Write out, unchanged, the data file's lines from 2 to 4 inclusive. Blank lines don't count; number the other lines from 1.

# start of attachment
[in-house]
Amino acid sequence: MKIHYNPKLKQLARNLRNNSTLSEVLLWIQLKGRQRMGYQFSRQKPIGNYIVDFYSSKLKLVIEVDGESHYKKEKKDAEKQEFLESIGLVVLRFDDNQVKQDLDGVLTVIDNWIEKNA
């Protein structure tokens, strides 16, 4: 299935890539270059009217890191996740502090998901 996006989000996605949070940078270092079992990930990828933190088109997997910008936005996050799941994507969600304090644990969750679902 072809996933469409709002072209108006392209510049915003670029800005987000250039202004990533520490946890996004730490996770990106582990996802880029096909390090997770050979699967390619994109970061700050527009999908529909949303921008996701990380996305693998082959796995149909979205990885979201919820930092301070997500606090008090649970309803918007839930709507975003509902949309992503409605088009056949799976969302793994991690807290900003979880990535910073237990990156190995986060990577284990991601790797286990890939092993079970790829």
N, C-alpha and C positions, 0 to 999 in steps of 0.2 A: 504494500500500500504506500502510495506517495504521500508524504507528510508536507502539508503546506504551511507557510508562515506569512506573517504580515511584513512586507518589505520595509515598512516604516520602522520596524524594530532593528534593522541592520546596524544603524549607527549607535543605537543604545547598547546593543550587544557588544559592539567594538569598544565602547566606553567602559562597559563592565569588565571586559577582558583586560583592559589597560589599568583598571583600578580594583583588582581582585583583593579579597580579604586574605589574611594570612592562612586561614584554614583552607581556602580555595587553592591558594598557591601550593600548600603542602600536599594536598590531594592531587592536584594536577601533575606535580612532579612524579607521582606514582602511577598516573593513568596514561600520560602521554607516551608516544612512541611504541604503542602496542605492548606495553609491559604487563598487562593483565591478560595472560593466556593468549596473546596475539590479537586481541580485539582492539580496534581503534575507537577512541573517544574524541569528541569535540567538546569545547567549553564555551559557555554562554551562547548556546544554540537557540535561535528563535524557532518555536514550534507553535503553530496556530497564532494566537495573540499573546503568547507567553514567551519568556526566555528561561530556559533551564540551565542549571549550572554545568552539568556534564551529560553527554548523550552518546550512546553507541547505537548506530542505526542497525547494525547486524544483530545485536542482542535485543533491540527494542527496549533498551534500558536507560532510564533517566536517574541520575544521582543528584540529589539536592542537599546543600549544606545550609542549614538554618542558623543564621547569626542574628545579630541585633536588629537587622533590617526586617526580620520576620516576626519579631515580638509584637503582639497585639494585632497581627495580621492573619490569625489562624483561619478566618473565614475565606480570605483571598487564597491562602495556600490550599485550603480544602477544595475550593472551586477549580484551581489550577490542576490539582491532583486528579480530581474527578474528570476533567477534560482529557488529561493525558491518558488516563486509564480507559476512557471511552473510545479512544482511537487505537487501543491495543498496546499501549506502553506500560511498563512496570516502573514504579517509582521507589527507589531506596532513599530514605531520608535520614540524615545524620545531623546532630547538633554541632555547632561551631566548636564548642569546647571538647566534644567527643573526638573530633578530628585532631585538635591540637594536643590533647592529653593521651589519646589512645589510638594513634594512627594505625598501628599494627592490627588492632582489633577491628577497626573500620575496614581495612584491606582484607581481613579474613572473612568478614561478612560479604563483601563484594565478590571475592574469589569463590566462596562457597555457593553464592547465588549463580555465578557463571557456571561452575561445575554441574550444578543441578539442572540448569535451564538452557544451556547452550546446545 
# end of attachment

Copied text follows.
Amino acid sequence: MKIHYNPKLKQLARNLRNNSTLSEVLLWIQLKGRQRMGYQFSRQKPIGNYIVDFYSSKLKLVIEVDGESHYKKEKKDAEKQEFLESIGLVVLRFDDNQVKQDLDGVLTVIDNWIEKNA
């Protein structure tokens, strides 16, 4: 299935890539270059009217890191996740502090998901 996006989000996605949070940078270092079992990930990828933190088109997997910008936005996050799941994507969600304090644990969750679902 072809996933469409709002072209108006392209510049915003670029800005987000250039202004990533520490946890996004730490996770990106582990996802880029096909390090997770050979699967390619994109970061700050527009999908529909949303921008996701990380996305693998082959796995149909979205990885979201919820930092301070997500606090008090649970309803918007839930709507975003509902949309992503409605088009056949799976969302793994991690807290900003979880990535910073237990990156190995986060990577284990991601790797286990890939092993079970790829």
N, C-alpha and C positions, 0 to 999 in steps of 0.2 A: 504494500500500500504506500502510495506517495504521500508524504507528510508536507502539508503546506504551511507557510508562515506569512506573517504580515511584513512586507518589505520595509515598512516604516520602522520596524524594530532593528534593522541592520546596524544603524549607527549607535543605537543604545547598547546593543550587544557588544559592539567594538569598544565602547566606553567602559562597559563592565569588565571586559577582558583586560583592559589597560589599568583598571583600578580594583583588582581582585583583593579579597580579604586574605589574611594570612592562612586561614584554614583552607581556602580555595587553592591558594598557591601550593600548600603542602600536599594536598590531594592531587592536584594536577601533575606535580612532579612524579607521582606514582602511577598516573593513568596514561600520560602521554607516551608516544612512541611504541604503542602496542605492548606495553609491559604487563598487562593483565591478560595472560593466556593468549596473546596475539590479537586481541580485539582492539580496534581503534575507537577512541573517544574524541569528541569535540567538546569545547567549553564555551559557555554562554551562547548556546544554540537557540535561535528563535524557532518555536514550534507553535503553530496556530497564532494566537495573540499573546503568547507567553514567551519568556526566555528561561530556559533551564540551565542549571549550572554545568552539568556534564551529560553527554548523550552518546550512546553507541547505537548506530542505526542497525547494525547486524544483530545485536542482542535485543533491540527494542527496549533498551534500558536507560532510564533517566536517574541520575544521582543528584540529589539536592542537599546543600549544606545550609542549614538554618542558623543564621547569626542574628545579630541585633536588629537587622533590617526586617526580620520576620516576626519579631515580638509584637503582639497585639494585632497581627495580621492573619490569625489562624483561619478566618473565614475565606480570605483571598487564597491562602495556600490550599485550603480544602477544595475550593472551586477549580484551581489550577490542576490539582491532583486528579480530581474527578474528570476533567477534560482529557488529561493525558491518558488516563486509564480507559476512557471511552473510545479512544482511537487505537487501543491495543498496546499501549506502553506500560511498563512496570516502573514504579517509582521507589527507589531506596532513599530514605531520608535520614540524615545524620545531623546532630547538633554541632555547632561551631566548636564548642569546647571538647566534644567527643573526638573530633578530628585532631585538635591540637594536643590533647592529653593521651589519646589512645589510638594513634594512627594505625598501628599494627592490627588492632582489633577491628577497626573500620575496614581495612584491606582484607581481613579474613572473612568478614561478612560479604563483601563484594565478590571475592574469589569463590566462596562457597555457593553464592547465588549463580555465578557463571557456571561452575561445575554441574550444578543441578539442572540448569535451564538452557544451556547452550546446545 